In the 40 years since then, Africa has experienced a transformation of its politics and its economies. The continent’s democratization wave dislodged military dictatorships and single-party rulers, ushering in a transition to multiparty democracy that, though spotty and at times fragile, remains mostly intact. Since the turn of the millennium, African countries have also hit remarkable strides in economic growth, poverty reduction and technological innovation that has fueled the emergence of a domestic middle class as well as talk of Africa as the next frontier of economic transformation. At the same time, foreign investment into Africa has increased dramatically as new sources of investment have opened up and emerging sectors have expanded on the continent. Today, there are several “Africa +1 summits,” typically featuring a major economic powerhouse on one hand and African countries—usually grouped as a bloc—on the other, and a significant number of these gatherings are completely focused on trade and investment. These include the U.K.-Africa Investment Summit, the U.S.-Africa Business Summit and the Turkey-Africa Economic and Business Forum. There is also the Africa Investment Forum, held annually by the African Development Bank, which typically attracts the same participants as the other summits. And in recent years, Ghana’s “Year of Return” has opened up more discussions about increasing diasporic investment and building tourism industries across Africa. As a result, the assumption that more foreign investment is an unalloyed good for African countries, and that their governments should be taking more steps to make their economies more attractive to foreign investors, goes unquestioned. African countries certainly are desperately in need of large volumes of capital to close their infrastructure, industrialization, energy and climate gaps. But as the Howard incident and others like it underscore, this seeming desperation for the attention of foreign investors, particularly Western ones, points to a lack of discernment over investments that African governments should instead be more cautious about. It bears noting that Africa is already attracting more—not less—foreign investment, in absolute as well as relative terms. In 2000, Africa attracted only 1 percent of global foreign direct investment outflows; that share is now up to 5.2 percent and hit a record $83 billion in 2021, according to United Nations figures. But as in previous years, a significant portion of those investments flowed to extractive and service industries in large markets like Nigeria, Egypt, South Africa, Ghana and the Democratic Republic of Congo, although there were noticeable investments in manufacturing and renewables as well. Extractive industries tend to have a crowding out effect that in turn stifles domestic capital formation, wage growth and jobs creation in the wider economy. And that is without mentioning the adverse effects extractive industries have on the political economy of resource-rich countries like Nigeria and Congo, where an overdependence on extractives for government revenue, foreign exchange and export earnings inhibits the state’s ability to structurally transform the economy, while fueling political corruption and the use of state resources for political patronage. Despite years of reforms implemented in Nigeria, Congo and many other countries, those problems continue to persist in their natural resources industries. This suggests, at the very least, that foreign investment is not the panacea it is often portrayed to be for Africa. The reality of Africa’s economic picture essentially dictates that it has little choice but to rely on massive amounts of foreign investment to achieve the economic goals that African governments have set. But for foreign capital to work better within African economies, it needs to be more evenly spread across local industries. To do that, governments must work with those local industries as well as civil society to identify the areas where foreign investment can most effectively be channeled to, as well as the necessary policy reforms that must be made to do so. But most importantly, African governments must be more discerning about what kinds of investments—and investors—they are willing to entertain. And that must begin with giving less airtime to foreign celebrities with little expertise in business, investment or technology.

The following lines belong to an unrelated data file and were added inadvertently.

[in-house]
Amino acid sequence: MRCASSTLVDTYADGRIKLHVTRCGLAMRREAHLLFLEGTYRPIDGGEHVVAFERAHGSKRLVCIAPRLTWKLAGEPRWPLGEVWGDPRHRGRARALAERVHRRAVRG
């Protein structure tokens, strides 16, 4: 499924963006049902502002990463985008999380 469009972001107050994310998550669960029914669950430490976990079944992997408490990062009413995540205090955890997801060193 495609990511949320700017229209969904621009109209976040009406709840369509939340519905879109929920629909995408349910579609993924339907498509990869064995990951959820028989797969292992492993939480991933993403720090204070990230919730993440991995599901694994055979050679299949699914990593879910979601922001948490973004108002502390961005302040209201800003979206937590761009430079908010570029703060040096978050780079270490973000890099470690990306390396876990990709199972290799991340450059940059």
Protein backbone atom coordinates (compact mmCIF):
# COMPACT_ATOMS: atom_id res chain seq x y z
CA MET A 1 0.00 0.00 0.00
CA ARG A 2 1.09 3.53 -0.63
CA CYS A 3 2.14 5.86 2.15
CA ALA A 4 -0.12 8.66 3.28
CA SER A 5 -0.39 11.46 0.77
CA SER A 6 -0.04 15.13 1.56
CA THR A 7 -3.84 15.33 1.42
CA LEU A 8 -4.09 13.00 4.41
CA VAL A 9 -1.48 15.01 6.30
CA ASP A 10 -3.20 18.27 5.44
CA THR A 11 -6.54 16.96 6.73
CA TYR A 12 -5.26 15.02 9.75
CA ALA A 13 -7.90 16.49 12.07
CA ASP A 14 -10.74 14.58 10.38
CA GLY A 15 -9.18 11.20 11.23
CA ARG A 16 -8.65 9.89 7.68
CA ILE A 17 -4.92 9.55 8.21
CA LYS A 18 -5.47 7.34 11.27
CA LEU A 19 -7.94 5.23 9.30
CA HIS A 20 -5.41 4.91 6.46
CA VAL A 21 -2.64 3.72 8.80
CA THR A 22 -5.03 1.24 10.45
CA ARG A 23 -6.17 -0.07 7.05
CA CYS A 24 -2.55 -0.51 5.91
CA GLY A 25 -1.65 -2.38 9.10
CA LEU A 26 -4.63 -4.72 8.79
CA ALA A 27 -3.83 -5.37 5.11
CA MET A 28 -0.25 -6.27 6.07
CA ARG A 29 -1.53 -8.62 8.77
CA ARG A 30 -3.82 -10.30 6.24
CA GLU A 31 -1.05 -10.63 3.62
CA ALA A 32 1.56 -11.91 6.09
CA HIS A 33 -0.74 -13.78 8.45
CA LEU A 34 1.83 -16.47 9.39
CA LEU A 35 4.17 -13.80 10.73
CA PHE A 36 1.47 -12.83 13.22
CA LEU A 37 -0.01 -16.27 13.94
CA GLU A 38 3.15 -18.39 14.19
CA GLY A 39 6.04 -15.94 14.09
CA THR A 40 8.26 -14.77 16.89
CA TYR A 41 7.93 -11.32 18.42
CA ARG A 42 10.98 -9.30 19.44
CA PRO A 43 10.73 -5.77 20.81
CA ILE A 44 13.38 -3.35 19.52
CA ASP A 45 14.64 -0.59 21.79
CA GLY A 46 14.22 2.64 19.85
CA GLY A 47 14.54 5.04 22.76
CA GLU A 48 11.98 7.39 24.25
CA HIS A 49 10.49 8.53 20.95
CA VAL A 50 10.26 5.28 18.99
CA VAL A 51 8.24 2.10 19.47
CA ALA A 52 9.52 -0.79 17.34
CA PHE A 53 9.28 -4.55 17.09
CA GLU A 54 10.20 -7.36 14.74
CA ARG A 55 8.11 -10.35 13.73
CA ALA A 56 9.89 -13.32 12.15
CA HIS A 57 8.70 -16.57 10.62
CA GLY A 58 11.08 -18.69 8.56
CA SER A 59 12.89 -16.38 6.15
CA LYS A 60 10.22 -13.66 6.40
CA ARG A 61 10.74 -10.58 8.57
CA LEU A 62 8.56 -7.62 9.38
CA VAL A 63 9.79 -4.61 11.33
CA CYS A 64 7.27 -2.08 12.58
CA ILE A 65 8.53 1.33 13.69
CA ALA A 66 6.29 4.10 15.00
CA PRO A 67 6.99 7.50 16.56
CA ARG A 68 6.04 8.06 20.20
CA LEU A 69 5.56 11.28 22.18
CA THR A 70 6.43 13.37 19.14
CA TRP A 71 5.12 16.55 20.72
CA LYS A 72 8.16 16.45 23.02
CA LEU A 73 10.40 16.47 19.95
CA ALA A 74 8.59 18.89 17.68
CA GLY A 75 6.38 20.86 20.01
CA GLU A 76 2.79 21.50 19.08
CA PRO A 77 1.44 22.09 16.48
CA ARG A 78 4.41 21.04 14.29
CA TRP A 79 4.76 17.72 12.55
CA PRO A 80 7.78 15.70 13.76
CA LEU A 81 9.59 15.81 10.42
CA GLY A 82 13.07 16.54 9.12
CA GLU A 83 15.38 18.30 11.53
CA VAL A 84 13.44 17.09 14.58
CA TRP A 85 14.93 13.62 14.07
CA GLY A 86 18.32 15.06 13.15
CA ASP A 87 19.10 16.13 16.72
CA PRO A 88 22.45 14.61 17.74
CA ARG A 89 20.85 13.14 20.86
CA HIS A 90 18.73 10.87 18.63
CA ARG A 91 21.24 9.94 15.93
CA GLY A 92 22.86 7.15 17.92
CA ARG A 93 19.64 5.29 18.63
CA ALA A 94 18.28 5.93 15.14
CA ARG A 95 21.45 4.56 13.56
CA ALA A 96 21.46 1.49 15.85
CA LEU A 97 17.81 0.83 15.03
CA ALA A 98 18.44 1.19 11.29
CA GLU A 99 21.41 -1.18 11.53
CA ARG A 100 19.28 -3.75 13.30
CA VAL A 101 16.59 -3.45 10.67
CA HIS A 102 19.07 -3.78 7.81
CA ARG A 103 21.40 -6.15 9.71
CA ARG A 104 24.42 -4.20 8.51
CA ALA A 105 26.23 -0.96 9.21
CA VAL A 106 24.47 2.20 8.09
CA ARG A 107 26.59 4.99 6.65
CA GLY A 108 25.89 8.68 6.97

Africa’s desperation for the attention of foreign investors points to a lack of discernment over investments that African governments should instead be more cautious about.
Chris O. Ogunmodede is an associate editor with World Politics Review. His coverage of African politics, international relations and security has appeared in War on The Rocks, Mail & Guardian, The Republic, Africa is a Country and other publications. Follow him on Twitter at @Illustrious_Cee.